Tuesday, 7 November 2006

RHODESIA,CONGO,SUDAN…IRAQ? 1890, 1960, 1999, 2003

Conscripted villagers who fail to produce rubber quotas are flogged; unsuspecting Africans are machine gunned by mercenaries in their hut at dawn, villagers are forced to leave their land at the point of a gun to make room for oil development. From Cecil Rhodes' British South Africa Company in the 19th Century to Canada's very own Talisman Energy in the 1990's, the list of what George Bush might call evil by bad guys for profit and, usually, some high sounding goal like empire, or, freedom, goes on. Madelaine Drohan, the author of "Making a Killing: How and Why Corporations Use Armed Force To Do Business", just published by Random House, recently spoke to Taodhg Burns of Torontothebetter.net (http://www.torontothebetter.net) Toronto's socially responsible shopping directory about what has been done and what can be done about it.

Taodhg Burns: Your book consists of a number of case studies from Cecil Rhodes' British South Africa Company in the 19th century up to Canada's own Talisman in the 1990's. Other than the fact that they all feature capitalist businesses that raise variously titled militias to kill and intimidate, what unites them?

Madelaine Drohan: 1. There is usually some global crusade they claim to be part of, be it freeing markets, expanding an empire, or fighting the communists, a cause in whose flag they can wrap themselves and get the support of governments.
2. Resource companies, and most of them are resource companies, are full of operatives, engineers and other techies who are consumed with the physical challenges and blinkered. They shut their eyes to everything else.

TB: Shades of oil industries in the "new" Iraq.

MD: Absolutely. There are clear parallels. Dick Cheney's Haliburton comes to mind as a lead actor in a possible next chapter.

TB: What can be done to stop history repeating itself? You identify some legal routes. Will international law really do the job?

MD: Companies operate in a legal world. They ask themselves, "is it legal?" So it's helpful to use international legal barriers where they exist or to create new ones when they don't.

TB: What role does the anti-globalization movement play in this?

MD: I was in Seattle for the protest at the 1999 WTO meeting [now legendary as the "Battle in Seattle"]. They've been very effective in publicizing the issues, though there was a lot of diversity within the movement. Certainly public input helps.

TB: And what about consumers? What can they do?

MD: The consumer boycott was quite effective with Shell in Nigeria. But, of course, companies make bottom line arguments about what they have to do and then just do more public relations. I think Shell is trying to change. It's absolutely important for consumers to bring pressure to bear about corporate governance.

TB: You mention business schools in the book. Aren't they training schools for the companies that are abusing human rights? How can they help?

MD: I think business schools that introduce ethics into their core curriculums can help. Not just an optional ethics course, but ethics as part of each course. The problem is a lot of the business school teachers are from the old school where the bottom line and return on investment is the only law. Their discourse is entirely about profit. Investment analysts in particular don't key into the ethical issues, though they are beginning to be more sensitive to the environment.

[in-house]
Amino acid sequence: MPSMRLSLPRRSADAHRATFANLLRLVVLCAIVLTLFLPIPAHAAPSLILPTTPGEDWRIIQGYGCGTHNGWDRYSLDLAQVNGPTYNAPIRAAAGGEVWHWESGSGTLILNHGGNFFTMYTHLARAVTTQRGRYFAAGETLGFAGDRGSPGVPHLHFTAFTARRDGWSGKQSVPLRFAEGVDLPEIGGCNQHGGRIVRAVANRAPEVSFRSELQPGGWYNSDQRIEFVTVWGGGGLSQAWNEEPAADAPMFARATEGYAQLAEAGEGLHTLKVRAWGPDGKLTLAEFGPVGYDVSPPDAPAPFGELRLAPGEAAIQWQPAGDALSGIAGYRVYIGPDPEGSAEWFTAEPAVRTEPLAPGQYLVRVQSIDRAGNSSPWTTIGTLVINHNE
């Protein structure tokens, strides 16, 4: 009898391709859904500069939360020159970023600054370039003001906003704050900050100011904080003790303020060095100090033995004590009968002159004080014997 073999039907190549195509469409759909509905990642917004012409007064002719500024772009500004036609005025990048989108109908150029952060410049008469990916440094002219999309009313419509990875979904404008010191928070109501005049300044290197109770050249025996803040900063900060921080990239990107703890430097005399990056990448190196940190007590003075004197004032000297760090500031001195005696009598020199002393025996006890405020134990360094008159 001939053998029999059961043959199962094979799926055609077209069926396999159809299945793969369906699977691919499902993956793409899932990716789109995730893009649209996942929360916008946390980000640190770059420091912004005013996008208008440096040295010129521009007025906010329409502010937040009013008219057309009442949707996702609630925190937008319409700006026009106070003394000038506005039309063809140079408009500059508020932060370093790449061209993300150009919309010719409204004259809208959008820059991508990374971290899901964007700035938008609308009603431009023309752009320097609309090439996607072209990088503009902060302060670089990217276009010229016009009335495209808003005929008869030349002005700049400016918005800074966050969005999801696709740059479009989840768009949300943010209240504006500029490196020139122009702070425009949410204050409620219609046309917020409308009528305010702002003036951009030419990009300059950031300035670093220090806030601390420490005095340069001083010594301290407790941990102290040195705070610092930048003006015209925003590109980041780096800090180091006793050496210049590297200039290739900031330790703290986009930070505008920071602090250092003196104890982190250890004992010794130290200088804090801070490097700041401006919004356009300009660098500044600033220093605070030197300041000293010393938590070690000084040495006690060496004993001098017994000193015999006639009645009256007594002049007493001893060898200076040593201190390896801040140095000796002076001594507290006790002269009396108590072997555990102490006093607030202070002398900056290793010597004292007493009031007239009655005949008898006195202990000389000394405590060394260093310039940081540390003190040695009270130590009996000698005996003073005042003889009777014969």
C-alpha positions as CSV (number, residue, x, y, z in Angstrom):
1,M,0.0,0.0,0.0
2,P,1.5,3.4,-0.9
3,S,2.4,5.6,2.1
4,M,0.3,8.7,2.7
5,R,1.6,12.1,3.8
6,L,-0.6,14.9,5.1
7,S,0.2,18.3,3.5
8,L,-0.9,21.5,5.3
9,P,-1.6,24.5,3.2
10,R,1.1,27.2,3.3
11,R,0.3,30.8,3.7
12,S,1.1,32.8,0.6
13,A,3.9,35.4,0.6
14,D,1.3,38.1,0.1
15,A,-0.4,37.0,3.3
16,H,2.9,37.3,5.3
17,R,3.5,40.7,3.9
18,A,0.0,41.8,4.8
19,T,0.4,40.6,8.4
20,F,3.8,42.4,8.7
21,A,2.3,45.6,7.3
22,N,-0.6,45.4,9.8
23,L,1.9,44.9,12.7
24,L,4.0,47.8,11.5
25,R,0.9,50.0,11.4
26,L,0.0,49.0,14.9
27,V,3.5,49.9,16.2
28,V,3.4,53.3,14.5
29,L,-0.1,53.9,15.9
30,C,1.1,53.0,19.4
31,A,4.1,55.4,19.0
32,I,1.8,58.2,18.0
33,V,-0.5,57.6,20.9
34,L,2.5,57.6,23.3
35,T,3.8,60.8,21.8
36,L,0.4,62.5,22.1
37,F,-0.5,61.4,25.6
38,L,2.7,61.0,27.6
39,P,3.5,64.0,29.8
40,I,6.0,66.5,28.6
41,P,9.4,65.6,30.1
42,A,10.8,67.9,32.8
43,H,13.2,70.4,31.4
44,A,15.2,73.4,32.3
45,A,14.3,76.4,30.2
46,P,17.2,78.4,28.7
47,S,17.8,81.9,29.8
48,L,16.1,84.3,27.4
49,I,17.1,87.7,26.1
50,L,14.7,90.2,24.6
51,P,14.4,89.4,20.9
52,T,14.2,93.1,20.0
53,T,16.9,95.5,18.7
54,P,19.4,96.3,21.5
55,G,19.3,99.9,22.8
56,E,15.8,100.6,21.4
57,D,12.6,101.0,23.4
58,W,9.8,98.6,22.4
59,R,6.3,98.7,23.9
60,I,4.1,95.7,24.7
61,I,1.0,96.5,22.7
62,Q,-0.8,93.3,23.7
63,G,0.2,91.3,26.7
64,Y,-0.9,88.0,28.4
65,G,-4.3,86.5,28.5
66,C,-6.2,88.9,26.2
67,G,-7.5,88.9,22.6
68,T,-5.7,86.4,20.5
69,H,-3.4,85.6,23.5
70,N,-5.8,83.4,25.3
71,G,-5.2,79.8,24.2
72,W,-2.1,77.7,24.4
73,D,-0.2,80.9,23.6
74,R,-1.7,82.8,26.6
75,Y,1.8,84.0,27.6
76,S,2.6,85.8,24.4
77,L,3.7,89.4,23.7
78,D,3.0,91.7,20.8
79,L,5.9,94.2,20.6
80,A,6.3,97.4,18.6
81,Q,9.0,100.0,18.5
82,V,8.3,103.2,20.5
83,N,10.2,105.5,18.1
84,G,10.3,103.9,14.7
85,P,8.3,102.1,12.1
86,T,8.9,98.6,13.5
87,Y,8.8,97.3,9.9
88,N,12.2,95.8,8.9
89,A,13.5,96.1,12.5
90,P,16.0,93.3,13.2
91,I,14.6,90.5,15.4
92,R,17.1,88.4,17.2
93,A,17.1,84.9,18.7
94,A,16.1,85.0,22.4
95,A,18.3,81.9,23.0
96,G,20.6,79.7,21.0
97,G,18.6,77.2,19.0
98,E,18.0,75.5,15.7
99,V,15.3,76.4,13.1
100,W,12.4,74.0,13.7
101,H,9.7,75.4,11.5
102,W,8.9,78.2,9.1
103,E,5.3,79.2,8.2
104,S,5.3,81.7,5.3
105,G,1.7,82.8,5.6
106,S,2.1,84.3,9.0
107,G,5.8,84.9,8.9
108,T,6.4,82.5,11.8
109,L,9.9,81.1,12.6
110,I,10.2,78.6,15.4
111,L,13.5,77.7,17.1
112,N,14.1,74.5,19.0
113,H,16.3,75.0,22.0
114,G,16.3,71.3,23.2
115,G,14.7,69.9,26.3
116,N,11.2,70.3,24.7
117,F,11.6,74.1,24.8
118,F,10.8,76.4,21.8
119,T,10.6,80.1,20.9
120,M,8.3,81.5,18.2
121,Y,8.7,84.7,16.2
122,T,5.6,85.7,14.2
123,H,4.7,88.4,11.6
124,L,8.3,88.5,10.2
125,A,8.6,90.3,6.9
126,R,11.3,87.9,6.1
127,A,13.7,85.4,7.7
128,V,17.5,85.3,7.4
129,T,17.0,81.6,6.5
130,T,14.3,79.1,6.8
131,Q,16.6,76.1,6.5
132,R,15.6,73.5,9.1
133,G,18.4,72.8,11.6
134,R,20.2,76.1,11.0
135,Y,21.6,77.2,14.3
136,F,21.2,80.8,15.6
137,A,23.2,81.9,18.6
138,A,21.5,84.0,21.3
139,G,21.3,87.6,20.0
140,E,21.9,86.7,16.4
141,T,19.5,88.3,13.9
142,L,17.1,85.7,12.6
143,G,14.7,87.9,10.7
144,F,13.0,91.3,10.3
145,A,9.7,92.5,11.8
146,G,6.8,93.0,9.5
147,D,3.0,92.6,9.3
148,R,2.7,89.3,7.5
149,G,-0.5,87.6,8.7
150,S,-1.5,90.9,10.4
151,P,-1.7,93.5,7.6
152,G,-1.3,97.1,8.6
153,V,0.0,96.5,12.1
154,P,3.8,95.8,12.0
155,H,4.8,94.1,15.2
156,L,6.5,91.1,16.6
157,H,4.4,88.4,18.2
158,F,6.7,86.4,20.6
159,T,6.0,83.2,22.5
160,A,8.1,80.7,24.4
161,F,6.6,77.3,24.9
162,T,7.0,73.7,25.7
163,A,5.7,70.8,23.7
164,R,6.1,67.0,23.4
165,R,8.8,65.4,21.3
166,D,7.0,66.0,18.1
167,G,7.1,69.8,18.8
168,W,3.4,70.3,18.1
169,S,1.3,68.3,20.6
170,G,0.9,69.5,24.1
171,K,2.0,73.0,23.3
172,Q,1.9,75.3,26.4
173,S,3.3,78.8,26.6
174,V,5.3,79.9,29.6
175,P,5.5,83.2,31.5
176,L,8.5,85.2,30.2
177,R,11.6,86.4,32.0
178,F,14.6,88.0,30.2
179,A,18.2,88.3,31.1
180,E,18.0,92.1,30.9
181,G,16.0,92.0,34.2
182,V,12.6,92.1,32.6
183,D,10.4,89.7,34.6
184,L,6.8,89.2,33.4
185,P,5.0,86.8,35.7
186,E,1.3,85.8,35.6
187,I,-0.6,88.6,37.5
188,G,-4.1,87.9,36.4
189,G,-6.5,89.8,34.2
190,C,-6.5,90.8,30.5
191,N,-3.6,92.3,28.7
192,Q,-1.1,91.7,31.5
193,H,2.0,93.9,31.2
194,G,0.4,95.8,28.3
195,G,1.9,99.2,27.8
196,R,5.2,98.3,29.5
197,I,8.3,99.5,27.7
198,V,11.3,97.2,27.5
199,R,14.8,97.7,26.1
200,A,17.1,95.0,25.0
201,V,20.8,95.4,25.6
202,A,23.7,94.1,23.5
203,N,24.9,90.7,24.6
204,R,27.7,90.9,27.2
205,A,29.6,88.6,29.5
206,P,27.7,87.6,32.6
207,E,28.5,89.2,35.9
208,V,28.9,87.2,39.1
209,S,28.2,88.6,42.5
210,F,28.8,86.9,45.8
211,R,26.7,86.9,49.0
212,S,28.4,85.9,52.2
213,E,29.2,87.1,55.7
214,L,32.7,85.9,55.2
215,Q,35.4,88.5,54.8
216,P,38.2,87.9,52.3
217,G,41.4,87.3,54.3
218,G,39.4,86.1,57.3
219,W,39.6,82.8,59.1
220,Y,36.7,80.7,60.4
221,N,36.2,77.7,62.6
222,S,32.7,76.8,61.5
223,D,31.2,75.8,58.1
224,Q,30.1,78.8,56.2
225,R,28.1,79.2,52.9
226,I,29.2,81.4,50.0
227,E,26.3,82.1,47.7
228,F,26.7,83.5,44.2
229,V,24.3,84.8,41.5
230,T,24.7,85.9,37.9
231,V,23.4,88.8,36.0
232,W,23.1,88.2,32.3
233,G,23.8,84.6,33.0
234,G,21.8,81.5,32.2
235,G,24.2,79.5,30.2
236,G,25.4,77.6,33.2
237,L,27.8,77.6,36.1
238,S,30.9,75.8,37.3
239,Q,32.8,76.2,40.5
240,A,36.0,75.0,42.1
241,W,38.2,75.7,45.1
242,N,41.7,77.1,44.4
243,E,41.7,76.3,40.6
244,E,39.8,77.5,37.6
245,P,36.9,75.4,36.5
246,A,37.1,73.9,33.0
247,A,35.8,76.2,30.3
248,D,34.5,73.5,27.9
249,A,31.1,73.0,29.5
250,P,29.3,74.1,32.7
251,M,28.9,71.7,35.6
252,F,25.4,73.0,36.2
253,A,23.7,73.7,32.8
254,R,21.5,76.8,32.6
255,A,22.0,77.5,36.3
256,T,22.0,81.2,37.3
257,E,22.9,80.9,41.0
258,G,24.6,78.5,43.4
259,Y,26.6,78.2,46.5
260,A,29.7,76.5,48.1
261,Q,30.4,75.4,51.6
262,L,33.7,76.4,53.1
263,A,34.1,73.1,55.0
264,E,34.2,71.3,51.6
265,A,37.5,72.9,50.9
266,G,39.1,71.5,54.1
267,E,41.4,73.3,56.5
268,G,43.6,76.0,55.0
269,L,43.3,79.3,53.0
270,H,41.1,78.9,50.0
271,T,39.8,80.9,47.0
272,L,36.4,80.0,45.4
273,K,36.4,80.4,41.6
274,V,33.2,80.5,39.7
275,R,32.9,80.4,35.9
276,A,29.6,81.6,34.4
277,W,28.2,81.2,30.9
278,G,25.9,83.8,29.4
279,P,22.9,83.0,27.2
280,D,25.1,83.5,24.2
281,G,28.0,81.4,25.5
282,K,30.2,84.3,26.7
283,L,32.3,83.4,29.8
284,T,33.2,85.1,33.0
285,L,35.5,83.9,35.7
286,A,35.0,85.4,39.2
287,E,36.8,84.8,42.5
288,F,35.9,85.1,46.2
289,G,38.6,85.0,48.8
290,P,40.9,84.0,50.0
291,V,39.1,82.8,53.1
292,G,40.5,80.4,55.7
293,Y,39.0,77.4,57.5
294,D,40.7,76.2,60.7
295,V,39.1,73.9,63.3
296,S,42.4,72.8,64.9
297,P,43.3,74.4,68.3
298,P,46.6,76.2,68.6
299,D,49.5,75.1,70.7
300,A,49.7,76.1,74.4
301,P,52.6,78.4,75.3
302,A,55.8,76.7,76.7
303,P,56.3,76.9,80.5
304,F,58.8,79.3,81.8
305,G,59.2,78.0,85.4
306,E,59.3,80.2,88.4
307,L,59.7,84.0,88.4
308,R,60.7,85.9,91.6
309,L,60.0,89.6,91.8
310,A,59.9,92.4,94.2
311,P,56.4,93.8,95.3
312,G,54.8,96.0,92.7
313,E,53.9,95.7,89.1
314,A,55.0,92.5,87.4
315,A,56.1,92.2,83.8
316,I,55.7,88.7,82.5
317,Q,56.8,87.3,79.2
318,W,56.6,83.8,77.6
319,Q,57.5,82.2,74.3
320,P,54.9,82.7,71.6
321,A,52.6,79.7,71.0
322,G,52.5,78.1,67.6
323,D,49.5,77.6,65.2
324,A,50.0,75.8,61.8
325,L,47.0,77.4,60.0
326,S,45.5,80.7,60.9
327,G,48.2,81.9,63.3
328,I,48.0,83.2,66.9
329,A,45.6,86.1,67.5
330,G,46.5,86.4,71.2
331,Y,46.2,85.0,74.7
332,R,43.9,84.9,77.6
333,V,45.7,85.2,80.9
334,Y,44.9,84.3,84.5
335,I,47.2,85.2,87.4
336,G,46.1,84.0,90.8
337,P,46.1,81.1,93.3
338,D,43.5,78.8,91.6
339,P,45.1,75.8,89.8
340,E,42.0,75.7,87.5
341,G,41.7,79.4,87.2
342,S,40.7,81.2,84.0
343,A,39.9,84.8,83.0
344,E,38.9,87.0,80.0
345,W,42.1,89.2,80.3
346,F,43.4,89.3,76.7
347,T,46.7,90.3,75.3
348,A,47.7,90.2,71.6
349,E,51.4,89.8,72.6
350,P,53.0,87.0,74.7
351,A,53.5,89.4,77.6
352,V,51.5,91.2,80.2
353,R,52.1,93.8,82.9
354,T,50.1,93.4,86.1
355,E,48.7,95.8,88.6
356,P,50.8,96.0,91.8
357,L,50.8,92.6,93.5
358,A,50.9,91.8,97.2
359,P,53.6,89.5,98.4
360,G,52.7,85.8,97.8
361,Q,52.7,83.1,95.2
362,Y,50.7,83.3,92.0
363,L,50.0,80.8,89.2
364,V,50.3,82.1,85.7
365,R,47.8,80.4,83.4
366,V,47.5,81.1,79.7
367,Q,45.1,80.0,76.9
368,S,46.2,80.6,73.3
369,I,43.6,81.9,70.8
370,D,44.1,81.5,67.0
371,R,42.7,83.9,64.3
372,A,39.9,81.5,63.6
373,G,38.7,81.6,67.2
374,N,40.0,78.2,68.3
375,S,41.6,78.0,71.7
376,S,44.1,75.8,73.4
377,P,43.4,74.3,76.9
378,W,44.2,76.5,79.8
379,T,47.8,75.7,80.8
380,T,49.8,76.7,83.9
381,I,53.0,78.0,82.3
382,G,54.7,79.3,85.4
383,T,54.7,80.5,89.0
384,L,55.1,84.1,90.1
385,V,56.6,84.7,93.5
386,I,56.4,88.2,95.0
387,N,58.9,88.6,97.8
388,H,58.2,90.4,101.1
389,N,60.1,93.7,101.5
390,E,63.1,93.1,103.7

TB: And what about Canada? We have our very own company Talisman implicated in Sudan in recent years and suffering a share price meltdown.What should Canadians learn from Talisman?

MD: I think Talisman should be taken up as a case study in business schools. they should recognize that human rights abuses can, and do, affect the bottom line.

TB: You also talk about the reaction of the Canadian government to information about events in the Sudan. Foreign Affairs Minister Bill Graham seems to have ignored what he was told about atrocities in the Congo. Why was Canadian Foreign Affairs so weak?

MD: There was no pressure by Canada. They're schizophrenic because they have two mandates: promoting trade and Canadian values. They are not always the same thing. Foreign Affairs and International Trade should be split. Graham is not powerful, and the ministry itself is sidelined in Ottawa.

TB: Who will push for things to happen?

MD: I hope companies will voluntarily recognize the problem. As for business schools, they should fully integrate ethics into their curriculum.

TB: What about Pension Funds like the Ontario teachers' fund? How should they be involved? What can they do?

MD: US funds are calling for change. Canadians by contrast cite their fiduciary responsibility [to make the best financial return]. They're more complacent. Of course, there is a smaller pool of stocks in Canada, so it's more difficult to dump big stocks even if the companies don't behave well. Pension funds need to rethink their roles and responsibilities.

TB: Will Iraq in 2003 give us the British South Africa Company of the 21st century?

MD: Well, there is a grand crusade obscuring corporate activity: the war on terrorism. As the reconstruction goes ahead companies will be moving into a war zone and likely violating human rights. Companies say "we're neutral" but nobody believes it. There can be no avoidance, no neutrality when you're in a war zone.

"Making a Killing: How and Why Corporations Use Armed Force to do Business" was published by Random House in 2003. Copies can be ordered at a discount from http://www.web.ca/~libra/xspec.htm . Madelaine Drohan will be guest speaker at the of the Social Investment Organization's Annual General Meeting in Toronto on January 19th. For full information go to http://www.socialinvestment.ca/event.htm

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